With sustainability becoming a necessity in 21st Century, we can't but accord it a place of importance, particularly in the design of engineering products, systems and services to conserve material energy and to arrest environment pollution. Therefore, it is significant to mention here that our effort to extend the concept of performability to include sustainability as an additional design parameter besides dependability (quality, reliability, maintainability and safety) was a step in the right direction. In order to promote dissemination of this concept and research in this area an international journal was launched in 2005. The objective of launching the International Journal of Performability Engineering (or IJPE) was to bring to fore all the aspects of performance of any product, system and service in their totality. Another reason to launch this journal was to bring all the players of dependability and sustainability together on a common platform so that an interaction takes place between these diverse sections of researchers which otherwise were working in isolation and sometimes unaware of each others' work.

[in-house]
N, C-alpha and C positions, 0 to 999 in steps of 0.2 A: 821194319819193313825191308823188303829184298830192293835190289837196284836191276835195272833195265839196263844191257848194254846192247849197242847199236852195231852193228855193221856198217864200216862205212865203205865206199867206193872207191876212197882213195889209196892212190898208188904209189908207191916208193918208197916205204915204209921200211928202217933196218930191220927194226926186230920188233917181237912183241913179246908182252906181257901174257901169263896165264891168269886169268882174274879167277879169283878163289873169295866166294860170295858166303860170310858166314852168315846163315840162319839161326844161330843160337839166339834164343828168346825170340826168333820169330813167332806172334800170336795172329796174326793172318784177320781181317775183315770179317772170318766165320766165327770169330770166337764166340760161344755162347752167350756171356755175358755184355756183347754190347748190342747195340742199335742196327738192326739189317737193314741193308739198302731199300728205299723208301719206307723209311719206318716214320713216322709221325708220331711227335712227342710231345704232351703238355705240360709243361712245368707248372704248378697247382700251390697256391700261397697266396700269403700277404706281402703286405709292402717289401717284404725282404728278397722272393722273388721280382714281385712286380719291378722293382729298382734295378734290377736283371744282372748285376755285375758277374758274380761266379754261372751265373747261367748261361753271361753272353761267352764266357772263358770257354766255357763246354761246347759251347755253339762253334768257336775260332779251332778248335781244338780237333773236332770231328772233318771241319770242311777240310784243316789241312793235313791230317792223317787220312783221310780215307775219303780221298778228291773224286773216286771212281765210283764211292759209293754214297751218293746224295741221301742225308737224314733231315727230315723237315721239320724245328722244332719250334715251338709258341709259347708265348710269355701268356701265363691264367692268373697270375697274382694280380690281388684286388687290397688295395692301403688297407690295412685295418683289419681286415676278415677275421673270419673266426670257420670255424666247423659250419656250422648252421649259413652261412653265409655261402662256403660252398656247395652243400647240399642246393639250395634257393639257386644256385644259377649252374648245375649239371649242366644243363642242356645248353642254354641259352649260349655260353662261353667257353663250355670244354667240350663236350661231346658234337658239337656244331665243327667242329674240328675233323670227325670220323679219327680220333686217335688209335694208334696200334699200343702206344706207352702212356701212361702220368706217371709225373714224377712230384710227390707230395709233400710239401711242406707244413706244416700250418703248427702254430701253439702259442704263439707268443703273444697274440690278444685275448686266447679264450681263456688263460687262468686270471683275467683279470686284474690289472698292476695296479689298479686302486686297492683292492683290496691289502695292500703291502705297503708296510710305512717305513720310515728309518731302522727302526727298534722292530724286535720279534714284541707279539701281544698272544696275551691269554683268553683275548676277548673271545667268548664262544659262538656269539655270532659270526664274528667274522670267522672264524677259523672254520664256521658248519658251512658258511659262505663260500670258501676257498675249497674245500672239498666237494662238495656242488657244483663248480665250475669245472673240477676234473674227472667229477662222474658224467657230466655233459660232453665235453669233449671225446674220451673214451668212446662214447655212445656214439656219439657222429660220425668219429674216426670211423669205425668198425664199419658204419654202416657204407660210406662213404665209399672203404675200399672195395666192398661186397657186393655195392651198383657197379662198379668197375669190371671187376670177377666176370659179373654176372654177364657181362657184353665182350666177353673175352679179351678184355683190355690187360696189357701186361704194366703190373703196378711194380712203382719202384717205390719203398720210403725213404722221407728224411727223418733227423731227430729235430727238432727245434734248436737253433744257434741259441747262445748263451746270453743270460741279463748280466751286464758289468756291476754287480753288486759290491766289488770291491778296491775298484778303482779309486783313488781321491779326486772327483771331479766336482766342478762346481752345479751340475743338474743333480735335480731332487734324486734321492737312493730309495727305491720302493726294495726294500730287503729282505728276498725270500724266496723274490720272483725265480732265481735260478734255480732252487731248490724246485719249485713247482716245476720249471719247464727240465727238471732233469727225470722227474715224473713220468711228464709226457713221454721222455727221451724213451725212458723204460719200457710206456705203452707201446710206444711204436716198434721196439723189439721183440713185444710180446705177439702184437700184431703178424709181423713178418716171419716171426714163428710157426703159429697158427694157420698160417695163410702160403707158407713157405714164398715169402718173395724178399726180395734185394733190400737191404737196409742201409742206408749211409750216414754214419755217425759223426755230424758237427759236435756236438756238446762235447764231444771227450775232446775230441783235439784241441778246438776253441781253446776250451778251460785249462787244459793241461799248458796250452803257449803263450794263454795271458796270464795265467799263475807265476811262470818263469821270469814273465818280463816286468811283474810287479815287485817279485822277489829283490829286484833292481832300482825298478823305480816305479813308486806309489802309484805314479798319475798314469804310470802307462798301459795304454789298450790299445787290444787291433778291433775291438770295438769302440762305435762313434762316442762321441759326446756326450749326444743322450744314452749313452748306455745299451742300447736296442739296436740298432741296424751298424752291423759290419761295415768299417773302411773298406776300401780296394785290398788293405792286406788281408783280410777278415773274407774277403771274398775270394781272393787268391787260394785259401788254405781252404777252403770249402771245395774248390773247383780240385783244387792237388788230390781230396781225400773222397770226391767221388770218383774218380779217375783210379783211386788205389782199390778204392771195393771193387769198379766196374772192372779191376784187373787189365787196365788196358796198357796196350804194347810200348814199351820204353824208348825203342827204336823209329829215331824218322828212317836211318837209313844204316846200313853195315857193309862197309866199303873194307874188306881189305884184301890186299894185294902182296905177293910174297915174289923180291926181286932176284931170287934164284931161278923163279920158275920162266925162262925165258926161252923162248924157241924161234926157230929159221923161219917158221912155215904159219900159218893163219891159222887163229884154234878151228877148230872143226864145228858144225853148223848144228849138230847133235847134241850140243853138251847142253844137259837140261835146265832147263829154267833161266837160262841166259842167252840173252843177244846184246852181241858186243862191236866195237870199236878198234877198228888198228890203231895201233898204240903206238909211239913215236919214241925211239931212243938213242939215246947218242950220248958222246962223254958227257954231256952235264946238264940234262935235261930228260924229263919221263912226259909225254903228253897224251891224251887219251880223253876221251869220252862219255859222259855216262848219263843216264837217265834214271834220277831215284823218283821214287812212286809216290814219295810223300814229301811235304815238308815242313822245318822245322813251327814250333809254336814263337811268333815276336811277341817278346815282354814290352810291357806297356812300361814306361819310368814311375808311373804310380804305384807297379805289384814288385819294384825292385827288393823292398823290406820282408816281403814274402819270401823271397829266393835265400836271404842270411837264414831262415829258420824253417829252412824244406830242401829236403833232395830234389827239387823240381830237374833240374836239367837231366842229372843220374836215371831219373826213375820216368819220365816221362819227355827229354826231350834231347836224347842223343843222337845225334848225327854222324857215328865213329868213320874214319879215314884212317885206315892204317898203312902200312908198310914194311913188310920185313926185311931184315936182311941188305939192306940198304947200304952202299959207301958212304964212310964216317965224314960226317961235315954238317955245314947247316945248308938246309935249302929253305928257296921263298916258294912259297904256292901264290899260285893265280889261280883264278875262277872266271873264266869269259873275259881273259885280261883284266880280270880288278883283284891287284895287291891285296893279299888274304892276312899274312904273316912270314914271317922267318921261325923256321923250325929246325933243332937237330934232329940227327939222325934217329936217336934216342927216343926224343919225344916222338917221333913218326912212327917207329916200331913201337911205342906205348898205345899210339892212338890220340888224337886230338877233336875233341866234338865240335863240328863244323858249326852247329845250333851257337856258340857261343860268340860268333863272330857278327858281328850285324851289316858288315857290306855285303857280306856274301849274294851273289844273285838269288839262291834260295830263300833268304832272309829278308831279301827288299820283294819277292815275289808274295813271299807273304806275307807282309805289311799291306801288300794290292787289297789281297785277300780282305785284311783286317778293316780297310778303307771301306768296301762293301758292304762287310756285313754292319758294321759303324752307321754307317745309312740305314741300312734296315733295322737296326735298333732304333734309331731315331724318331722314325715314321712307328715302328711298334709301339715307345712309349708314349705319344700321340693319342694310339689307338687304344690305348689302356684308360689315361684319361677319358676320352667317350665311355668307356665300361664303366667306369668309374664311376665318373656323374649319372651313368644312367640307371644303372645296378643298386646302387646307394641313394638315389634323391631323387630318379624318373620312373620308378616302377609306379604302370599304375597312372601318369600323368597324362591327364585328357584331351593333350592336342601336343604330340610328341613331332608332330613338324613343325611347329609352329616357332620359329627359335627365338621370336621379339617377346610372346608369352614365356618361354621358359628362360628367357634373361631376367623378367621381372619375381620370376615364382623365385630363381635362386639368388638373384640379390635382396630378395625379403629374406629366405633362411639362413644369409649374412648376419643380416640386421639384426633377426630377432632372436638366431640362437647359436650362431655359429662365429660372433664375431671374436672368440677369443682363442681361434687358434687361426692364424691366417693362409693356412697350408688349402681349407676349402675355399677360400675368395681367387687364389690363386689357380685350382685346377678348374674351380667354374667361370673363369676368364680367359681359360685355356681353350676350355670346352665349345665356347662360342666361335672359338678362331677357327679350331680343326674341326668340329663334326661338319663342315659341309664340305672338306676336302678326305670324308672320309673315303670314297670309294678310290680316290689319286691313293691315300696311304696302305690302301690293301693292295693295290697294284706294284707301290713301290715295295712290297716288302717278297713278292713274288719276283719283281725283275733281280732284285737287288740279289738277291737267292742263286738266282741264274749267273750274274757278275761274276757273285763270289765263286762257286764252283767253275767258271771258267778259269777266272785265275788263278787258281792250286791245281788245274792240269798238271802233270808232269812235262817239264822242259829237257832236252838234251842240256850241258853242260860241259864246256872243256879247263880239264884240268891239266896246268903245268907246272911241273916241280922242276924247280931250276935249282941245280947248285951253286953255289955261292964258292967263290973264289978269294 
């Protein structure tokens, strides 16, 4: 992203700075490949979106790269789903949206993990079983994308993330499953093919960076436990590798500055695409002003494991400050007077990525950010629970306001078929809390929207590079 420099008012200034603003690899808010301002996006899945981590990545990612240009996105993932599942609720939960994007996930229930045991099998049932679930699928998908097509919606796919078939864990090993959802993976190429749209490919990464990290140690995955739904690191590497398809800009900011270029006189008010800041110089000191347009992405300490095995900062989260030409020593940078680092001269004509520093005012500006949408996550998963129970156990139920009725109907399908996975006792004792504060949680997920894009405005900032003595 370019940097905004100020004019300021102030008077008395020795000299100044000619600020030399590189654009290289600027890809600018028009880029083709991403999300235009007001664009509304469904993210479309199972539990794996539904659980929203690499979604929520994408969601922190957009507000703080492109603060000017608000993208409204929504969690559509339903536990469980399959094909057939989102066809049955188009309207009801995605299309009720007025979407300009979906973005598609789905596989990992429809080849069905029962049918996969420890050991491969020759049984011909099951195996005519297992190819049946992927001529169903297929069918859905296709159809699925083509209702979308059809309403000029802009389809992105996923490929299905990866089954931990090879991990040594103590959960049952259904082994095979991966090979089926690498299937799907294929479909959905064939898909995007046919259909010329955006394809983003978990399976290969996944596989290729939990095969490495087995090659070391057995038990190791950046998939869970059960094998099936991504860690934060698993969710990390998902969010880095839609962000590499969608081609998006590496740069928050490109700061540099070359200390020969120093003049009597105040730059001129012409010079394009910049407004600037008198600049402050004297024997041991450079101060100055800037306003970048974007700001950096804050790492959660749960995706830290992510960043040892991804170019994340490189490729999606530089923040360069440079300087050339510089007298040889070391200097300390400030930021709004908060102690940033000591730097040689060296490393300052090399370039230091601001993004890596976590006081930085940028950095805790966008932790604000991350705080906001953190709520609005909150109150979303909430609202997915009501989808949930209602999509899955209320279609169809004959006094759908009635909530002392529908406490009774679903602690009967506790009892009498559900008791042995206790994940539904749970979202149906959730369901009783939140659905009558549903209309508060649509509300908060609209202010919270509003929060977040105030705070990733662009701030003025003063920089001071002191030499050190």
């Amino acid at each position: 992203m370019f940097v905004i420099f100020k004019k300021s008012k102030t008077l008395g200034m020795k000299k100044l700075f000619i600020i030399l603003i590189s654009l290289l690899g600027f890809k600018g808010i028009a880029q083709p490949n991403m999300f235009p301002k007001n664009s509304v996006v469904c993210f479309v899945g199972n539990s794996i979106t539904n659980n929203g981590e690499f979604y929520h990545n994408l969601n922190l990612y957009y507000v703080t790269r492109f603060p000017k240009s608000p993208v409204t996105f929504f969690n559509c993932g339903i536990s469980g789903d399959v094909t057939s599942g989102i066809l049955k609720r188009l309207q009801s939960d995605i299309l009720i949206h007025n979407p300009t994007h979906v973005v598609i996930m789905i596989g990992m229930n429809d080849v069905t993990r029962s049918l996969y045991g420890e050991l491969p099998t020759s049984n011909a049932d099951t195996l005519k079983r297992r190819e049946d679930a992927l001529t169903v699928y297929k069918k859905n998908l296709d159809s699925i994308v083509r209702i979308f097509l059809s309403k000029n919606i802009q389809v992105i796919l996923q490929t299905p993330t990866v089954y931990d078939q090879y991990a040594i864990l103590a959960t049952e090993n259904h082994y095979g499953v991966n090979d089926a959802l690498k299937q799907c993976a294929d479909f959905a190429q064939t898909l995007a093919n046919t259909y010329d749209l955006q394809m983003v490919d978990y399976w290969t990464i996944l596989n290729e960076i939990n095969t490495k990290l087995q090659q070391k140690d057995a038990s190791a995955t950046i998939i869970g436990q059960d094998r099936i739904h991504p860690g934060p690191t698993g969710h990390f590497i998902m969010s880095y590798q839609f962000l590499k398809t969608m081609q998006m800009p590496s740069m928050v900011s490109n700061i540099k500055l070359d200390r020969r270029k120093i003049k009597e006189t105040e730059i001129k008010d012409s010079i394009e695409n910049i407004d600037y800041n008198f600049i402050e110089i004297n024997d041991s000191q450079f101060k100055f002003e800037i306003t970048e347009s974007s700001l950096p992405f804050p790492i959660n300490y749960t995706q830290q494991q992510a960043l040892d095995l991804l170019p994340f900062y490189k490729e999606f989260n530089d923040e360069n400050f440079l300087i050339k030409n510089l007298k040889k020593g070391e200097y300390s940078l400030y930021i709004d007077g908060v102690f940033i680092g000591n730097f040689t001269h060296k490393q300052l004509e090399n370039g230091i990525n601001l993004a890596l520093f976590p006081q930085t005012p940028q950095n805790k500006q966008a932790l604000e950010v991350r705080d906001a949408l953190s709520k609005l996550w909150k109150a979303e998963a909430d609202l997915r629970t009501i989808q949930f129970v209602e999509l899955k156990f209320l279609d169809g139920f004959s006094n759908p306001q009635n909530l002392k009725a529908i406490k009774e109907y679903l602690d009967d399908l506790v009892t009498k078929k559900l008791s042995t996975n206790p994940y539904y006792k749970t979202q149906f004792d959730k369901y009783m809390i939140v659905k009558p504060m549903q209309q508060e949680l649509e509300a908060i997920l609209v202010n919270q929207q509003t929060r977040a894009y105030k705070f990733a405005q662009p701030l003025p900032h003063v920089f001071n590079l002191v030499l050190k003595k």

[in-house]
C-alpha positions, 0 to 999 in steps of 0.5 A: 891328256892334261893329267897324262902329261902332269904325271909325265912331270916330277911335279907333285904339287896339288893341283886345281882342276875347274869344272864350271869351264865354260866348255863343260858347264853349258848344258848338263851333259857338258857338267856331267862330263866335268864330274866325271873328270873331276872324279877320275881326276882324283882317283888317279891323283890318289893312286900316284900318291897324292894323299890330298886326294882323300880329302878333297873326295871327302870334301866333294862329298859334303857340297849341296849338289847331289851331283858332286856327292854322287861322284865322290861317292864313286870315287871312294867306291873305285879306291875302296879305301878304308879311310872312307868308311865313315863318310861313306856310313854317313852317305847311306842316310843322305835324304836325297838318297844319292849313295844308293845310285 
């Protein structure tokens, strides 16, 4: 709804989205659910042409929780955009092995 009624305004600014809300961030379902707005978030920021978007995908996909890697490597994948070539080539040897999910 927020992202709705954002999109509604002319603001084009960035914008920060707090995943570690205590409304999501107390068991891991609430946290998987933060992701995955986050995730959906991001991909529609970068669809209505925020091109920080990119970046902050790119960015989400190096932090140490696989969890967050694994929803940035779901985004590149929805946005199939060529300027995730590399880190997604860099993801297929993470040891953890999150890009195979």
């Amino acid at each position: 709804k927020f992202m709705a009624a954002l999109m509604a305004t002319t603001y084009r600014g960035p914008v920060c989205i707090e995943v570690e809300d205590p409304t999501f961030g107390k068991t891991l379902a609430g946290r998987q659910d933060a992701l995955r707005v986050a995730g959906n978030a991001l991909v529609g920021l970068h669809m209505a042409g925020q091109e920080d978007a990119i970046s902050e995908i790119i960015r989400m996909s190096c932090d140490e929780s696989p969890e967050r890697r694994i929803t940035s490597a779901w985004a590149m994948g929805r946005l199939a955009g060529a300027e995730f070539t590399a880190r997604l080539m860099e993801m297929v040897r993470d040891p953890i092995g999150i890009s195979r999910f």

IJPE will keep on striving to present new ideas in this endeavor to achieve goal of producing sustainable products, systems, and services. To further highlight the scope of our efforts, a Handbook of Performability Engineering  was published with Springer in 2008. This Handbook covers all the aspects of performance attributes including sustainability in great details. We have also brought out special issues occasionally to encourage this interaction.